After all, they don’t move to Brooklyn for their health; they move here to be near each other. That’s why nearly all the buzzed-about places tend to be from the same cluster of gentrified neighborhoods: Carroll Gardens, Williamsburg, South Slope, Greenpoint. If Brooklyn-beat restaurants appear in other neighborhoods, it’s because there are white college graduates living there to support them. None of the immigrant residents who populate Ditmas Park go to The Farm on Adderley; most of them don’t eat at restaurants at all. They cook at home, shopping for kulfi, goat and gallon containers of milk at local Urdu-speaking bodegas.

Williamsburg, as one of Brooklyn’s most closed communities, is a perfect example. Technically Jews, Latinos and whites over 40 do exist there, but they are effectively invisible in the neighborhood’s restaurant culture. Yes, there’s a distinct style that is all Williamsburg. But what about the food? Over the last year, I made a point of visiting a few of the new(ish) Williamsburg restaurants.

I had already eaten at most of the best known neighborhood places of recent years, a few of which were excellent (DuMont and Dressler) and many more of which were either generic (Diner, Juliette), wildly uneven (Egg, Fatty ’Cue), or niche operations (Pies’ n’ Thighs, Marlow & Sons.) So I visited three highly popular Williamsburg restaurants of recent vintage: the steakhouse St. Anselm, which supposedly sates the discerning carnivore; Allswell, a neighborhood spot I was told had one of the best hamburgers in New York; and Isa, an avant-garde undertaking wilder than anything I would find in Manhattan. (The Pines, a brand-new, much-hyped restaurant in Gowanus, had just opened, and was too new to pass judgment on.)

St. Anselm was a complete letdown, which rewarded an hourlong wait with an underseasoned, underseared hanger steak that tasted like it had been sitting around in a bachelor’s refrigerator, which it probably had. Allswell’s burger was well-made but had no more juice in it than a baked potato; and Isa, which boasted primitivist cooking from a wood oven, produced some of the worst and weirdest food I can remember being served, including a fried sardine skeleton and a steak with potatoes covered with bits of burned hay. The wood oven that was its whole reason for being was, in fact, powered by a gas oven fueled by a blue jet as furious as an F-16’s afterburner.

How, I thought to myself, is it possible that so many good eaters, many of whom knew much more about food, and who had travelled so widely, would buy into this? The answer was not so much one of taste or psychology, but rather the kind of reflexive political instincts professionals in closed communities require to get ahead. A few veteran writers, such as the Post’s Steve Cuozzo, have called Brooklyn on its flaws and been roundly mocked for their cluelessness. And no one jeers harder than the arbiters of fame in the tiny world of food media. With a few, mostly older, exceptions, the Brooklyn food media is as homogeneous, insular, and narrow as the audience it echoes and valorizes.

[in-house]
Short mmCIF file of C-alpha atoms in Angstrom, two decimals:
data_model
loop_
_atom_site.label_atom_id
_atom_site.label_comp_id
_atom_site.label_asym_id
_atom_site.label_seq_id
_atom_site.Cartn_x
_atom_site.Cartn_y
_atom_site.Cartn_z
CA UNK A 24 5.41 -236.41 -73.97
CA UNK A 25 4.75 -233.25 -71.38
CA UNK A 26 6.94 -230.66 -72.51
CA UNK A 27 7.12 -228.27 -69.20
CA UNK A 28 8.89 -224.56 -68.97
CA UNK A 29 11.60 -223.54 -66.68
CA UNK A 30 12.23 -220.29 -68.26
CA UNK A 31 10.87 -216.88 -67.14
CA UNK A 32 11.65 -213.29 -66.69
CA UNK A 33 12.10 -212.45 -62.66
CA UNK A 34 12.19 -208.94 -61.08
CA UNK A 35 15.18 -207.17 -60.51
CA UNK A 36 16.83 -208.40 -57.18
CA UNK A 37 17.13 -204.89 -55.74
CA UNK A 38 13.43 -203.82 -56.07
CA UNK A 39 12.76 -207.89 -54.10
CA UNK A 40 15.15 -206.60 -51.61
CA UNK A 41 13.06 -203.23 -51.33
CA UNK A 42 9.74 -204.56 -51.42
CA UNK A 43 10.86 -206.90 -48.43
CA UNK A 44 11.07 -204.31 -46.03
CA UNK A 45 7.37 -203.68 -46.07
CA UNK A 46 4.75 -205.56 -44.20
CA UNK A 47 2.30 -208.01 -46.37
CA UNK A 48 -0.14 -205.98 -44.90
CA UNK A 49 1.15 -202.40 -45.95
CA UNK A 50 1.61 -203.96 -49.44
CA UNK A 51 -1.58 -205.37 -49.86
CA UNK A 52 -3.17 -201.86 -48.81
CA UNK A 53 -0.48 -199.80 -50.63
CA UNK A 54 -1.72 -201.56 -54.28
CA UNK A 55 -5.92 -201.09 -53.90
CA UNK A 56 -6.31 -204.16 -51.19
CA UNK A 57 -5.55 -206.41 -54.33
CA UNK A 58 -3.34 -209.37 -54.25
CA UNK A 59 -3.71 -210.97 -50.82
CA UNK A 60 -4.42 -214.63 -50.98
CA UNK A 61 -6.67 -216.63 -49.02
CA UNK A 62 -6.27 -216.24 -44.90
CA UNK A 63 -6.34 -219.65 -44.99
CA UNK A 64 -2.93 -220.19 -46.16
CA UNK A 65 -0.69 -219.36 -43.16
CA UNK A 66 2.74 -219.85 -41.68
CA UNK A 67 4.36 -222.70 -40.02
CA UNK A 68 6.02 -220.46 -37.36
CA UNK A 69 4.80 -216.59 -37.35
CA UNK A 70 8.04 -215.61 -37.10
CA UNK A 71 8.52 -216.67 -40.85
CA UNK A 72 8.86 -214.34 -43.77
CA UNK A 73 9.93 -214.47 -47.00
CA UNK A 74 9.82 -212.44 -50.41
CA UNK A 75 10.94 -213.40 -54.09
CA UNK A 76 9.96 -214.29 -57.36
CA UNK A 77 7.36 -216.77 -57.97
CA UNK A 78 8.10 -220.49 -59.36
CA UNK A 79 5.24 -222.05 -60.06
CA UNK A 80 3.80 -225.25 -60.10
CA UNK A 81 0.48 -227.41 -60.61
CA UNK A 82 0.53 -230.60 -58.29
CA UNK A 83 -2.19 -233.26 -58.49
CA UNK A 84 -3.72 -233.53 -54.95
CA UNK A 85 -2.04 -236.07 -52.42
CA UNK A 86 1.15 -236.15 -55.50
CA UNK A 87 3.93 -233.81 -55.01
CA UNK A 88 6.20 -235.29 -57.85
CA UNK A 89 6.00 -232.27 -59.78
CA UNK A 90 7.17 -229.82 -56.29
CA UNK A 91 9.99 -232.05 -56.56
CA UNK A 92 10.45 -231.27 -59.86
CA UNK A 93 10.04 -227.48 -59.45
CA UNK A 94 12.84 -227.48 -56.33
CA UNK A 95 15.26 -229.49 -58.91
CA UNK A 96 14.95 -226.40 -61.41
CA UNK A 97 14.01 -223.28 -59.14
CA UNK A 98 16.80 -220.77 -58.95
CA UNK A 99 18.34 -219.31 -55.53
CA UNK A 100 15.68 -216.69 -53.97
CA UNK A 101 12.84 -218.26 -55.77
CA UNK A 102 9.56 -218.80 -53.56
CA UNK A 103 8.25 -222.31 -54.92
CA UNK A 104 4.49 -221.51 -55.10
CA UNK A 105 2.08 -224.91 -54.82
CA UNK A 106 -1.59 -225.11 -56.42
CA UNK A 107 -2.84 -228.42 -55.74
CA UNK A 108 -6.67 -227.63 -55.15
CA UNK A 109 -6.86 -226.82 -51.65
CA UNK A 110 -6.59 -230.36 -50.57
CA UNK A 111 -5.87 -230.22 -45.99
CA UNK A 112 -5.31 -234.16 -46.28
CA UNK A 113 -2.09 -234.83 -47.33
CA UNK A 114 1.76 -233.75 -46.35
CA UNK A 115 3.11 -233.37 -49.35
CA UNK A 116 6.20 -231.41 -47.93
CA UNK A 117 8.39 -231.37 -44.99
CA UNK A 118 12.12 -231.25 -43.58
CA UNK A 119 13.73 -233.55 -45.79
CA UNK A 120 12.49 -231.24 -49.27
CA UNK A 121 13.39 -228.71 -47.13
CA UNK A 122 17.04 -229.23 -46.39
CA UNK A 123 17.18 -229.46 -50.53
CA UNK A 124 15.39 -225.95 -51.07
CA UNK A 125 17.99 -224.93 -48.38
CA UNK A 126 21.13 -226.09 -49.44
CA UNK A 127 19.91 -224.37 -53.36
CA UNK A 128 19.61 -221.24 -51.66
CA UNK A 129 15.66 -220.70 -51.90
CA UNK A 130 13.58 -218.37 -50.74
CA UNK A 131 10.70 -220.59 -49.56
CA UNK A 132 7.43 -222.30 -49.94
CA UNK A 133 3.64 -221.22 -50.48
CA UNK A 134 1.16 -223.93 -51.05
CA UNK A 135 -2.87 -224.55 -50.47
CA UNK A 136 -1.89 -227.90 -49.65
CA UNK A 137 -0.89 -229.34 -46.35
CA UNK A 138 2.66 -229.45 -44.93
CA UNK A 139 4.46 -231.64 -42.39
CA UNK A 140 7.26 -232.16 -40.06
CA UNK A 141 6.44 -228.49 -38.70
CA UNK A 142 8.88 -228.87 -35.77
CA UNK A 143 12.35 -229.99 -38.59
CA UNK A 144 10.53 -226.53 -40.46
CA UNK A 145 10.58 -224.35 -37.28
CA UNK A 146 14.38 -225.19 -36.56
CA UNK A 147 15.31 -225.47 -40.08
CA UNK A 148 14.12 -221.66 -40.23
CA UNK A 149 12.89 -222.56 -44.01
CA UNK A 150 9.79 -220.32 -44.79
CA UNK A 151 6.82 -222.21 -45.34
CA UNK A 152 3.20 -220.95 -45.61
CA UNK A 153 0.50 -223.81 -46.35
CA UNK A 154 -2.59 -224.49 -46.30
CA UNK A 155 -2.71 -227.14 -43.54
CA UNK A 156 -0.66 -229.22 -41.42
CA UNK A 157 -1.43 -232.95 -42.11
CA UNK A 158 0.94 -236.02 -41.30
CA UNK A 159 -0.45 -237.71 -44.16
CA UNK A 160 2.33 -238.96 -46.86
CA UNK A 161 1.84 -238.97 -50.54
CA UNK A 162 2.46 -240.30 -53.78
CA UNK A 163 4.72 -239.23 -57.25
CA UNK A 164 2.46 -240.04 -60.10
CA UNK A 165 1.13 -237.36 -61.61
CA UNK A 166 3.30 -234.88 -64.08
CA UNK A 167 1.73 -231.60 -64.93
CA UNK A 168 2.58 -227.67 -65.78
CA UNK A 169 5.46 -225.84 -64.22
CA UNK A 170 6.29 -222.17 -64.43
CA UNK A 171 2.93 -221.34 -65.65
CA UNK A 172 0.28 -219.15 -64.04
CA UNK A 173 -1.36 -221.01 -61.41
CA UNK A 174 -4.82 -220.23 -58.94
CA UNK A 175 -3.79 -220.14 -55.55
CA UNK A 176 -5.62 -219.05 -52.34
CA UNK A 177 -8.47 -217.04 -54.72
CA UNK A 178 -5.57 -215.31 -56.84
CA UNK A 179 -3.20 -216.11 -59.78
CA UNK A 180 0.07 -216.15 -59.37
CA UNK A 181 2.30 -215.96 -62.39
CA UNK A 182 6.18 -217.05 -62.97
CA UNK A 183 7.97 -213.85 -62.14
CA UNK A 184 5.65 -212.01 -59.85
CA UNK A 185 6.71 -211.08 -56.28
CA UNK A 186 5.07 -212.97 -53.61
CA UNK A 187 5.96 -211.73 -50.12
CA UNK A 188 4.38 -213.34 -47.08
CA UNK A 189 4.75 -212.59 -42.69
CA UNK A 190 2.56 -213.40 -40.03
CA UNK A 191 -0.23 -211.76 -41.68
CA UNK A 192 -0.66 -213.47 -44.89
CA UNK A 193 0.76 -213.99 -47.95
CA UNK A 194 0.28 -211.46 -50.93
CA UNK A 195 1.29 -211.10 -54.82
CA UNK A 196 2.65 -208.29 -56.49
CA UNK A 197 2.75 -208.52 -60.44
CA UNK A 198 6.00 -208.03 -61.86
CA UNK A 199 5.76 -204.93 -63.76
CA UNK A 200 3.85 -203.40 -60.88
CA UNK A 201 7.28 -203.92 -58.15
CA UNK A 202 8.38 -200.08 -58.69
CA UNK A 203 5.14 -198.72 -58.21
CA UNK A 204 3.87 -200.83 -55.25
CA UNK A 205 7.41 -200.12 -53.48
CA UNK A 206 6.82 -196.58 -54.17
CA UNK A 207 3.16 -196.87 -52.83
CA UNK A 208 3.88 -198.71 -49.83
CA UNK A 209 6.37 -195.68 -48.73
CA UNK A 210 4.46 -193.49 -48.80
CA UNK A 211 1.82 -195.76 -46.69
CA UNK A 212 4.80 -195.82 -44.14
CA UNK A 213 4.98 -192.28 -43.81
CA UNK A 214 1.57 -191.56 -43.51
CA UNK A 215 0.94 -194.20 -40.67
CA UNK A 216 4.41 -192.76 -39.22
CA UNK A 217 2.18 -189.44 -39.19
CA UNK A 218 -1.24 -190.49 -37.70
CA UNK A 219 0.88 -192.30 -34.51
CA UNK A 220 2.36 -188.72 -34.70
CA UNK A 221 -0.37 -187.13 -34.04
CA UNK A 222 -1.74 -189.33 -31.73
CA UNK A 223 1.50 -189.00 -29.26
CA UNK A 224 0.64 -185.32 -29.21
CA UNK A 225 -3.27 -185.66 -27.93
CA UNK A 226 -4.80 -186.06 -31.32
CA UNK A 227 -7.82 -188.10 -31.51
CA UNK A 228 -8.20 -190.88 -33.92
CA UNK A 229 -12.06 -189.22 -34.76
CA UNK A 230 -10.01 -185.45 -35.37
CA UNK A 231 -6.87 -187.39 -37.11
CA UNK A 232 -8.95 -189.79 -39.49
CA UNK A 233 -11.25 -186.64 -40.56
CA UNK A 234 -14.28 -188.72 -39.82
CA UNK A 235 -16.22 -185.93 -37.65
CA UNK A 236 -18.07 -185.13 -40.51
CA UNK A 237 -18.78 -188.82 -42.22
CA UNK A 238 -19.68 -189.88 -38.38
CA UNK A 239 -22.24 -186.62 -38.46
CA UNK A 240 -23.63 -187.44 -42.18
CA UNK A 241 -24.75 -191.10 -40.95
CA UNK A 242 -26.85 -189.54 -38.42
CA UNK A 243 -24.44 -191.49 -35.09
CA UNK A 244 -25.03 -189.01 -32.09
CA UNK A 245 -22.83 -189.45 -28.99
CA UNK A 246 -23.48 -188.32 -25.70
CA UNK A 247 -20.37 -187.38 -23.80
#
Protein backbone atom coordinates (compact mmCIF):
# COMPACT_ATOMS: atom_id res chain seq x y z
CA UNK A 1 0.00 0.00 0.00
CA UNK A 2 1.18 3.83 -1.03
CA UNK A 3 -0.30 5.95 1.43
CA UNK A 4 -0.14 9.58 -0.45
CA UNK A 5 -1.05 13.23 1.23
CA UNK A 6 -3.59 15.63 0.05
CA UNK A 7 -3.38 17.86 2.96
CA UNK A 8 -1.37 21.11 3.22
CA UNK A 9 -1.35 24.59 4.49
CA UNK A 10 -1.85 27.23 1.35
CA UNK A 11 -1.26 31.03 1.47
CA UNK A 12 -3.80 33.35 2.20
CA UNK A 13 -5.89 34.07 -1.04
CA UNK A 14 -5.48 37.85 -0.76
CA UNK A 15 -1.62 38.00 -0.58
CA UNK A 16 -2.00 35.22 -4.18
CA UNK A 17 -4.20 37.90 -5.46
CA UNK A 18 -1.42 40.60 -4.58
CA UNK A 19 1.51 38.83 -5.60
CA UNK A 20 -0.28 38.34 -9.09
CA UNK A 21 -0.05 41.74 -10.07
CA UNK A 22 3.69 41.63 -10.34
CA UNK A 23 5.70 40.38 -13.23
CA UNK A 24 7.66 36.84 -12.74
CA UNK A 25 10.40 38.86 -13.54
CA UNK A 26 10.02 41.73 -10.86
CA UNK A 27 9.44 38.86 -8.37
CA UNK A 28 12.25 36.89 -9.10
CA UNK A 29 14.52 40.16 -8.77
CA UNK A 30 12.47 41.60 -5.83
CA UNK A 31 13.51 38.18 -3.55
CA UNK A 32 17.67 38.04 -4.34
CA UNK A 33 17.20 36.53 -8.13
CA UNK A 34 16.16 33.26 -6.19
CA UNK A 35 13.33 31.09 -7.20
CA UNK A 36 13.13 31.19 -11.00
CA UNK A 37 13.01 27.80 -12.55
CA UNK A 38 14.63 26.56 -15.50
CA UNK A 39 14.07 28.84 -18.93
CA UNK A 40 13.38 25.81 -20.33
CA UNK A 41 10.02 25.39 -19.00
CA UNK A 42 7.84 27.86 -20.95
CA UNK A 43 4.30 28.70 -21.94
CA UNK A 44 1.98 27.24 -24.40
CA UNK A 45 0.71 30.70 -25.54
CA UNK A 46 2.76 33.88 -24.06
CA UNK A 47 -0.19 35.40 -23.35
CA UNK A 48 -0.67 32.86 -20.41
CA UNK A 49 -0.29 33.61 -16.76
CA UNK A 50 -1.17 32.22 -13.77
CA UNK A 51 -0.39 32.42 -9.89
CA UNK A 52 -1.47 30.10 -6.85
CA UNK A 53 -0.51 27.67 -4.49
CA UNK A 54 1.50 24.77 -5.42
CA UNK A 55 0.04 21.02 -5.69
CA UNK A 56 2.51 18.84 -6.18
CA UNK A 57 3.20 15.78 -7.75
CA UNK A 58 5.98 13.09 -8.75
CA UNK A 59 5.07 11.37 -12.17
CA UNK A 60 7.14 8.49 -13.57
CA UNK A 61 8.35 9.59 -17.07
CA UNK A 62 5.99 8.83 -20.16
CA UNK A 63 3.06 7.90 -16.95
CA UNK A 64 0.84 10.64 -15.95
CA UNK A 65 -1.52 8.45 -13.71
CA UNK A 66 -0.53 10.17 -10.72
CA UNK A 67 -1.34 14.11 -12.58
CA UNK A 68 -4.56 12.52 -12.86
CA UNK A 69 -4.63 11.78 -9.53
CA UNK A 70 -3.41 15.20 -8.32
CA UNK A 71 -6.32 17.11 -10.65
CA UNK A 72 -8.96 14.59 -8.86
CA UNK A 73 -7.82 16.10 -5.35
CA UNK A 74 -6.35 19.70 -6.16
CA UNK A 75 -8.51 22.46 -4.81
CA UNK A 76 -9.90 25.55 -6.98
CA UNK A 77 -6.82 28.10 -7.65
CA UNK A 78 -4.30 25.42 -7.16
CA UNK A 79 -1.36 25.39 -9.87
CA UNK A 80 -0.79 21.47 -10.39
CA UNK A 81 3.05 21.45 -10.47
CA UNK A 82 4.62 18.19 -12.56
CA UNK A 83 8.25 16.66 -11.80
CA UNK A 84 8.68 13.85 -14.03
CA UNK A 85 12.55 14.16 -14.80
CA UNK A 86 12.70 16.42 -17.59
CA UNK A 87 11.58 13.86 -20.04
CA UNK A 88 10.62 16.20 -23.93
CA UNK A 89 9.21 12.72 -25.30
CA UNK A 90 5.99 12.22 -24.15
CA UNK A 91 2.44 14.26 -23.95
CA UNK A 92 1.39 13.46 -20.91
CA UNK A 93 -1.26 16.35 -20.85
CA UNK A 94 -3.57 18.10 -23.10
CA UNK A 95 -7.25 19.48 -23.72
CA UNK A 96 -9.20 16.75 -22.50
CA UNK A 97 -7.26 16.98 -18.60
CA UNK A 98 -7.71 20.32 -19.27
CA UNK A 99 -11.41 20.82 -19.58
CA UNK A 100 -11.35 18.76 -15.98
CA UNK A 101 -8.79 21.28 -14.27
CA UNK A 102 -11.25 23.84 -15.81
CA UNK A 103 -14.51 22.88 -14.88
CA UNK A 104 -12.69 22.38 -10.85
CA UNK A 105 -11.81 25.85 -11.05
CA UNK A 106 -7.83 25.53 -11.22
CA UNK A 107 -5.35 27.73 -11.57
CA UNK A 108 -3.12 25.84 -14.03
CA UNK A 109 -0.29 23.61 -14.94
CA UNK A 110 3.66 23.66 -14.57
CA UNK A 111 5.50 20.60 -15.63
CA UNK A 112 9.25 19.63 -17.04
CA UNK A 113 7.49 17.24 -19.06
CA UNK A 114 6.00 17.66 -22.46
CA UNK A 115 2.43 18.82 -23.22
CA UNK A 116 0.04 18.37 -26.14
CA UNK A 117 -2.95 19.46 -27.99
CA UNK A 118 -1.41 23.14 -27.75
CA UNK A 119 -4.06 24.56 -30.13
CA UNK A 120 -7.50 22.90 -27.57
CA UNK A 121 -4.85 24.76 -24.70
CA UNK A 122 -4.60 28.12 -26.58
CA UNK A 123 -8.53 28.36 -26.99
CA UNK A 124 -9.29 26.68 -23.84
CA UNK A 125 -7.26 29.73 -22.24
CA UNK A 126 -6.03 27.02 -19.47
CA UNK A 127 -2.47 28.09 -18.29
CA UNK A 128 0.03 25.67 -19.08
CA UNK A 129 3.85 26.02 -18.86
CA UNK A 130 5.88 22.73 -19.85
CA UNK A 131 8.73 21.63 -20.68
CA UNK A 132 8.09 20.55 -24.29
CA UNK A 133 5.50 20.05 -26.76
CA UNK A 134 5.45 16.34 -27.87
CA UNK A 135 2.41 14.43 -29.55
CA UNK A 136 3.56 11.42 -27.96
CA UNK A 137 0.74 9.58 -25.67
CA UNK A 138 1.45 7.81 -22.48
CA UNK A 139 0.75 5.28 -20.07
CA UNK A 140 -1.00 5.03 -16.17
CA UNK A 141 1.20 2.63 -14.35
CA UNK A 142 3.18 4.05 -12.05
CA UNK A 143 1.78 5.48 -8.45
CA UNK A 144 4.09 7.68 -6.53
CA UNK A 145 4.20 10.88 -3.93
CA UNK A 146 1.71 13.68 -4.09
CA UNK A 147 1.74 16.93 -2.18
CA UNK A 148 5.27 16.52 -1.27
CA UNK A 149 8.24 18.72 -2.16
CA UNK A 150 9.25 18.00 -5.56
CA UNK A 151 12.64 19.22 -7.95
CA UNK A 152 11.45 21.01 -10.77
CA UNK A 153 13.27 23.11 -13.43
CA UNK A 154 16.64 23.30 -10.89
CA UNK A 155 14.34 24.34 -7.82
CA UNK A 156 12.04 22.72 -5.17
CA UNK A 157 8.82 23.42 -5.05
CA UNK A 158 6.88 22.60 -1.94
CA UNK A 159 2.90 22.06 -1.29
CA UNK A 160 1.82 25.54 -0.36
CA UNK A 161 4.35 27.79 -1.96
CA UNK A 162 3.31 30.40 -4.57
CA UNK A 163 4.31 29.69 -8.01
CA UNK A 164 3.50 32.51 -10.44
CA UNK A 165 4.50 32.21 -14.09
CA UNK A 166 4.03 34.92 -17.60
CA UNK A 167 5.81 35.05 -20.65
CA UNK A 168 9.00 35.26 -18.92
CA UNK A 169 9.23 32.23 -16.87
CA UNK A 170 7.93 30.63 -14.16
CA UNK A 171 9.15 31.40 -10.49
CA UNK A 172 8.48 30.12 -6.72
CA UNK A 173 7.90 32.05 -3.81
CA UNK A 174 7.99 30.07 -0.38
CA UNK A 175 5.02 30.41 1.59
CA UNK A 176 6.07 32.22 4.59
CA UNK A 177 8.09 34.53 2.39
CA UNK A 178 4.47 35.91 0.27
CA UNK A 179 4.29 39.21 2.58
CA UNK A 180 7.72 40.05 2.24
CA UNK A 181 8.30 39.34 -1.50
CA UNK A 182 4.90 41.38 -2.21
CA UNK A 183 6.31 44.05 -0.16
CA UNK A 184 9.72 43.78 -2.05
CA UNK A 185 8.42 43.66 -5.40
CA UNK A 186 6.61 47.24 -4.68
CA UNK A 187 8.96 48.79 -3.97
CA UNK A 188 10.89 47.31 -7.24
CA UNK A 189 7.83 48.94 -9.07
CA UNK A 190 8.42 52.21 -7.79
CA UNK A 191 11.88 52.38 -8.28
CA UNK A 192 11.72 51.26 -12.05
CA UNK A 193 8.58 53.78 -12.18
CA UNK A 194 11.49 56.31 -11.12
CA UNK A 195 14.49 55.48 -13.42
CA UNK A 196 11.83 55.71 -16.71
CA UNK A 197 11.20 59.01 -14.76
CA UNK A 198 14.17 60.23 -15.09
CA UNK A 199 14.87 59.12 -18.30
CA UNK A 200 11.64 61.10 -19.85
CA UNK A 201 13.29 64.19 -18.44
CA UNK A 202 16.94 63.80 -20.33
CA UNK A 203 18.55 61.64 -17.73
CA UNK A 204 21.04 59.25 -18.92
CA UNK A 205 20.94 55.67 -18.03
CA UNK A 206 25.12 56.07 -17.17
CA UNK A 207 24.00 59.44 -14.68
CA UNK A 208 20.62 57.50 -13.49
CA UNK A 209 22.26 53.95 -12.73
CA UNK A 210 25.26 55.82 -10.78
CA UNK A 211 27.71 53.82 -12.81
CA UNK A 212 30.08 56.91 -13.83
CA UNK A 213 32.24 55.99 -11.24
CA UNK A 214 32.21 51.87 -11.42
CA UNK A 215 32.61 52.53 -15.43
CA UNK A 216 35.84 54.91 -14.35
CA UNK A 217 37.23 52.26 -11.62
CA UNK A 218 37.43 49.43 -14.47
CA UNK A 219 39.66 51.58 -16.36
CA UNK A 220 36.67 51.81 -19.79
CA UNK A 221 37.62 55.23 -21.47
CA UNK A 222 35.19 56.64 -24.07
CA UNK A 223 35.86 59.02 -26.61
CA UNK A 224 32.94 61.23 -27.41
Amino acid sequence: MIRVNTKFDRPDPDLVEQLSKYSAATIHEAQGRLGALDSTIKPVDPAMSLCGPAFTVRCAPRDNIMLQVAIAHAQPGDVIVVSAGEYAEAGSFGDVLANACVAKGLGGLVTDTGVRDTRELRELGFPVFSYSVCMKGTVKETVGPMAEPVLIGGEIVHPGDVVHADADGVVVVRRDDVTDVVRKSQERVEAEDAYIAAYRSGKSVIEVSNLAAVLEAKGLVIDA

The typical establishment New York pro food writer is a person in his or her 30s or early 40s, middle-to-upper-middle class, with a life partner of some kind, a mortgage hanging over his or her head, and a child either on its way into or out of a stroller. They are professionally invested in talking up new things, because that is what their editors, who are indifferent to food except as fashion, require of them. (Look at New York’s annual “Best of New York” list and count how many of its winners are more than a year old.) That’s why they pile on to young, unproven chefs who seem of the moment, and why they are inclined to wildly overvalue novelty and personal charisma. Fine dining, of the old and uncool kind, is a black hole whose gravity they must at all costs escape, no matter how objectively good it is. They are trying, far too hard, to be with it. They are the backpack dads in Animal Collective shirts, the ex-debutantes in torn hose.

I don’t claim that Brooklyn’s food scene is without appeal. It is heartfelt; it is independent. Even the most-mocked aspects of it—the bearded bartenders, the twee chutney companies, the $12 chocolate bars—have a certain aesthetic and even ideological purity that no man can call false. There is no denying that Brooklyn’s food culture it has its own proud, and in some ways admirable, character, even if you find it irritating, as I do.

But character comes at a cost; in this case, a toughened pelt that keeps out any hint of criticism, either by customers or critics. If I had wanted to stay in a closed system where everybody agrees about everything, I would don the black hat, move to Midwood, and subsist on kugel. But I don’t. I live in New York because I want to experience many different kinds of things, all of them trying to get better all the time, if only because the alternative is extinction. Brooklyn, at least right now, doesn’t answer that challenge; it’s content to be “a great little food city” like Columbus or Portland, Maine. Call me a know-nothing, an elitist, an ignoramus, but I’m telling the truth as I see it. Brooklyn needs to step up.